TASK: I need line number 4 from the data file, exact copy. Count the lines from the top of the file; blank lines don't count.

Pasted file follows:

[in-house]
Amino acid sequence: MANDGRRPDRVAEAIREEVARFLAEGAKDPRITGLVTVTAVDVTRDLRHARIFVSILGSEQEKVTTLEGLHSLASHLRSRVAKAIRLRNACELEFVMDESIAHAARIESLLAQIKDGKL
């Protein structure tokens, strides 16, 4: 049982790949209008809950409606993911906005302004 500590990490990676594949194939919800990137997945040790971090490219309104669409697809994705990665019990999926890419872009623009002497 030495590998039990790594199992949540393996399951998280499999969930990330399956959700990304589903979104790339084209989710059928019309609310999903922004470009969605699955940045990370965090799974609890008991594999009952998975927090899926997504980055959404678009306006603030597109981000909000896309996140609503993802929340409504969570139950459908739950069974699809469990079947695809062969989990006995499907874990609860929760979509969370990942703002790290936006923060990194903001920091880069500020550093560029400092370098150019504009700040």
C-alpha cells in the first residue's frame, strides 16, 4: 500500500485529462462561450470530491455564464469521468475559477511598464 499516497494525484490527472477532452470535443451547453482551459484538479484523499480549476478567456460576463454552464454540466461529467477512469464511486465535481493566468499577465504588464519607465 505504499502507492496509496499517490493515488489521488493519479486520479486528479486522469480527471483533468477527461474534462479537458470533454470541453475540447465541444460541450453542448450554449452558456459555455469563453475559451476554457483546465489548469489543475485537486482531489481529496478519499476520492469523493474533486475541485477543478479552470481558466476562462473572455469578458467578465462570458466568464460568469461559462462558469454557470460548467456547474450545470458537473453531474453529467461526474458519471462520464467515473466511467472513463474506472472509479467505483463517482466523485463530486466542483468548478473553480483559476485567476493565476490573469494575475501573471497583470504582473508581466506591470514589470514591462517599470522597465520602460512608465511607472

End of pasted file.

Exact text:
C-alpha cells in the first residue's frame, strides 16, 4: 500500500485529462462561450470530491455564464469521468475559477511598464 499516497494525484490527472477532452470535443451547453482551459484538479484523499480549476478567456460576463454552464454540466461529467477512469464511486465535481493566468499577465504588464519607465 505504499502507492496509496499517490493515488489521488493519479486520479486528479486522469480527471483533468477527461474534462479537458470533454470541453475540447465541444460541450453542448450554449452558456459555455469563453475559451476554457483546465489548469489543475485537486482531489481529496478519499476520492469523493474533486475541485477543478479552470481558466476562462473572455469578458467578465462570458466568464460568469461559462462558469454557470460548467456547474450545470458537473453531474453529467461526474458519471462520464467515473466511467472513463474506472472509479467505483463517482466523485463530486466542483468548478473553480483559476485567476493565476490573469494575475501573471497583470504582473508581466506591470514589470514591462517599470522597465520602460512608465511607472